#116 5 months ago
Quoted from shacklersrevenge:

When you pay $5000 real dollars (give or take) for a box of wood with a metal ball inside and the schematics to their pos boards aren’t out 3+ years later, let’s see how much you feel like getting your nipples twisted.

Sorry, wasn’t intentionally trying to twist them further, but I do agree, spending $5k for a box full of cracker jack toys and node boards which are unfit for the duty cycle is asking a bit much for something that is purchased as an entertainment device. The problem here is, $5K is a lot of money for a toy, but a pinball machine was never meant to be a toy. It was meant to be a means to make a living. Now $5K for a box of cracker jack toys and node boards that DO work so it continues to make money, that SHOULD be what we are buying and why nipples should be twisted. $219 bucks to fix node board error on a single switch, failed firmware updates, and the like is what we have to work with here without schematics. Seems figuring out how to repair them cheaply or manufacture robust replacements would be our best use of a thread, since I don’t see anyone changing this paradigm at Stern any time soon.

#122 5 months ago

From my experience, we have three issues here that could be the culprit... bad design, bad parts, or bad assembly. The churning rev levels tell the story... the timing loop for the uC and it’s ability to shut down the board before damage occurs is a failed design in my opinion. More than likely, what happens is major board malfunction occurs which burps the uC, it locks up, and if no watchdog timer shutdown occurs (does it have a watchdog?), the auto shutdown of the board via software is blocked. The failure goes beyond thermal limits, and the magic smoke is released. I am thinking the design continues to evolve based on failure modes seen in the field. Like most things, the service techs will likely figure it out before the EE’s do because they are in the trenches trying to keep the machines on site making money.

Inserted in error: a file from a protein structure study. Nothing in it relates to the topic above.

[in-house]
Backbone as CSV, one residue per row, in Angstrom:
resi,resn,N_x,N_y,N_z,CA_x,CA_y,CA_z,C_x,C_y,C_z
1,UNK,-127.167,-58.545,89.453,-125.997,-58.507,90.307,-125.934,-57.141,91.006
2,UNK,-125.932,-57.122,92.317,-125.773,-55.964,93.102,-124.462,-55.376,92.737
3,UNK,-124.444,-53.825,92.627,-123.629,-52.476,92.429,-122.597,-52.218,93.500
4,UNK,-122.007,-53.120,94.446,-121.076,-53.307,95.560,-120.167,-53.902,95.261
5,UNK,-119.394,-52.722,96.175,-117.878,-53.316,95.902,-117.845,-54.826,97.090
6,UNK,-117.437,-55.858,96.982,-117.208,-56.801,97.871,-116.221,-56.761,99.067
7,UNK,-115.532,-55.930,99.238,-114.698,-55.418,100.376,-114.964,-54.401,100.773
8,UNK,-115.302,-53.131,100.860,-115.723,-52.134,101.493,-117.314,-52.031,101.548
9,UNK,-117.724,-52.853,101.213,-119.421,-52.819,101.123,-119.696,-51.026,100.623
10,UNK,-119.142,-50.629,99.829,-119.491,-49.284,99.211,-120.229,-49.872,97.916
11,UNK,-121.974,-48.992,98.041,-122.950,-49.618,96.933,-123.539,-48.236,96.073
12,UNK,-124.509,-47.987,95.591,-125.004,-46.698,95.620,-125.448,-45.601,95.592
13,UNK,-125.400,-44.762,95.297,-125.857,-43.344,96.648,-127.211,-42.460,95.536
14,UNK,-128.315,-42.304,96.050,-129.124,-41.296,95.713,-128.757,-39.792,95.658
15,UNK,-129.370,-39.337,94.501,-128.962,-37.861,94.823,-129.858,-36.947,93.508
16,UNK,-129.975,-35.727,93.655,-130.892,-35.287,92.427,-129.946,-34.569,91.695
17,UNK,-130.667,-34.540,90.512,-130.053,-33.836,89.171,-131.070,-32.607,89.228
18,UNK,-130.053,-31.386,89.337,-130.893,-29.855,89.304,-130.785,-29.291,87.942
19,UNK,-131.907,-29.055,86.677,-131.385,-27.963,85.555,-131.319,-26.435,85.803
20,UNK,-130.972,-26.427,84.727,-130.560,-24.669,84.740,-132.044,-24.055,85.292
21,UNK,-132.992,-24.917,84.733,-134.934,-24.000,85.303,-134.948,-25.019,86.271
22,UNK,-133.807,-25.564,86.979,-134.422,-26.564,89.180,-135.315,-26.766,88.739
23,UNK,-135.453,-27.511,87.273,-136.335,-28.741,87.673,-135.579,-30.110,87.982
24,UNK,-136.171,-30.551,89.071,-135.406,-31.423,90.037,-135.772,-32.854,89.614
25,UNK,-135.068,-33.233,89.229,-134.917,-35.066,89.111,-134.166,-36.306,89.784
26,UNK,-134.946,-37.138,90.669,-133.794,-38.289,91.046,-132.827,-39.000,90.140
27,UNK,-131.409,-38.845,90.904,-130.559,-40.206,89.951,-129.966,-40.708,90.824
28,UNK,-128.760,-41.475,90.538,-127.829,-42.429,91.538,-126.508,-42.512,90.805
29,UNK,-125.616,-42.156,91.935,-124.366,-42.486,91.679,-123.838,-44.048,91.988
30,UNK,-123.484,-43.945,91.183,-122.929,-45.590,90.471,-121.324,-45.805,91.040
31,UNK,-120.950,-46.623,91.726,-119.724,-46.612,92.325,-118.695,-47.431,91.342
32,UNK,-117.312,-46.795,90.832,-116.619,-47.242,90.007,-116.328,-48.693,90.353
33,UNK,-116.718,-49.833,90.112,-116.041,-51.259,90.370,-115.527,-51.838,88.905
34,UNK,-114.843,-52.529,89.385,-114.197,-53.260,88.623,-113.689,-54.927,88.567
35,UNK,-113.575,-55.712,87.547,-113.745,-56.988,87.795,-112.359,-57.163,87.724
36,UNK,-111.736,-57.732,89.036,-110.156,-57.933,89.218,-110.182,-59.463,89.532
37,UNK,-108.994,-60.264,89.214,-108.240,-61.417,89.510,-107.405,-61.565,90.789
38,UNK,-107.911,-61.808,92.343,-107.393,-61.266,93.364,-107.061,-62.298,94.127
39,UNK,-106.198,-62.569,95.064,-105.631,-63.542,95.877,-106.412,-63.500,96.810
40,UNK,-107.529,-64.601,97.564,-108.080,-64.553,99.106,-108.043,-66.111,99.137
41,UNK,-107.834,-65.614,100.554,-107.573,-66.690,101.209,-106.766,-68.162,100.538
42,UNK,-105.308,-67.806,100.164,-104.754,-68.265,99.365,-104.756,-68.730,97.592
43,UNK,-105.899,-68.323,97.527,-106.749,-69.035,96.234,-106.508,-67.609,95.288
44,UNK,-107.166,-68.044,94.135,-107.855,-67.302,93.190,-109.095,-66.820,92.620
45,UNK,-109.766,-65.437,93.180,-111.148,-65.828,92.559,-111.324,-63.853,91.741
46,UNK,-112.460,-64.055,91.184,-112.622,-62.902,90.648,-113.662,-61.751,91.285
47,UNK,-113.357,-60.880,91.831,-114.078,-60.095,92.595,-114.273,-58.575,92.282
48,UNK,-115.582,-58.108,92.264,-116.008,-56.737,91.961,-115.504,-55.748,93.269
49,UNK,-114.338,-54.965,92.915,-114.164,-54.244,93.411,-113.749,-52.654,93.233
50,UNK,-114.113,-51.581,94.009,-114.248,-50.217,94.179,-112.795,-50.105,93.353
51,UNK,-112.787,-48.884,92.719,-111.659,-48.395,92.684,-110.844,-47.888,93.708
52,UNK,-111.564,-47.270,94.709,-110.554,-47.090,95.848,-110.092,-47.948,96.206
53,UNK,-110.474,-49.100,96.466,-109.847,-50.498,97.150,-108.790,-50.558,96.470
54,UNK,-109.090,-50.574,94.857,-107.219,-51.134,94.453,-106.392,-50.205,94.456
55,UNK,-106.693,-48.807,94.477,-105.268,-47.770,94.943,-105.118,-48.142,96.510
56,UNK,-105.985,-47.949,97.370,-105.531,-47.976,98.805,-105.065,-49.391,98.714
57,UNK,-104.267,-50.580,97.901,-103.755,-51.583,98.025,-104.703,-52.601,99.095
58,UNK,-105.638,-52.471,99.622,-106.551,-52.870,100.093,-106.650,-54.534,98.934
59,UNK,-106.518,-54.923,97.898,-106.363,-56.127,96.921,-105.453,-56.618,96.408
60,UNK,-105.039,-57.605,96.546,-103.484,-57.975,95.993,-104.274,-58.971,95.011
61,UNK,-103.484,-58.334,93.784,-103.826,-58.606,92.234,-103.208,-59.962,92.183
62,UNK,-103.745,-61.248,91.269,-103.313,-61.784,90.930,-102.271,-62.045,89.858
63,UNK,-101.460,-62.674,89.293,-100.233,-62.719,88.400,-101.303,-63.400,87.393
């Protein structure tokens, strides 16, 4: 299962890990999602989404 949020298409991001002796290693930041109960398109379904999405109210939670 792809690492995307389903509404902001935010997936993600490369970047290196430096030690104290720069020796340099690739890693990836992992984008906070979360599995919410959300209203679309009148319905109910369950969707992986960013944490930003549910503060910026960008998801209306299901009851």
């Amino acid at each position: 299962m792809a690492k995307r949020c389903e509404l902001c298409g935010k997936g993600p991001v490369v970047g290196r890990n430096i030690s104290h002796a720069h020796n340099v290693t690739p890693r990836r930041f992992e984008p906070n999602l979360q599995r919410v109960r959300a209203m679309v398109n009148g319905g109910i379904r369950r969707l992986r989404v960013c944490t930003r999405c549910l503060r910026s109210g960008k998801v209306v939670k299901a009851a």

#124 5 months ago
Quoted from ForceFlow:

So...they tried to engineer a way to not have fuses?

Yeah, because circuit breakers are too exspensive, and I guess ops got tired of paying for and replacing fuses?!?

Wait.. its those fuses!!! I bet RoHS leadfree fuses are expensive, so they had to get rid of them...

3 weeks later
#402 4 months ago

The obsolescence issue has been addressed legally for car manufacturers. They were forced to carry parts for a car for 5 years after it is discontinued, by law. Not the lifetime of the automobile... This was due to replacing parts due to accidents more than anything. If I needed a new fender for my Chevy, GM was required to carry the replacement for 5 years after the model was issued. Since not everyone owns a pinball machine, not much is going to happen to legally force Stern to provide parts unless it is covered by some consumer electronics umbrella law, but then manufacturers will simply hide behind distributors and say they are not selling to a public consumer base but to small business based operators and distributors of coin op equiptment so they should not be governed by those laws. Lets just hope Spike and node boards are reverse engineered soon, or Stern gives us the promised schematics. Anyone want to start a go fund me to reverse engineer them?

#412 4 months ago
Quoted from branlon8:

a distributed system with a data bus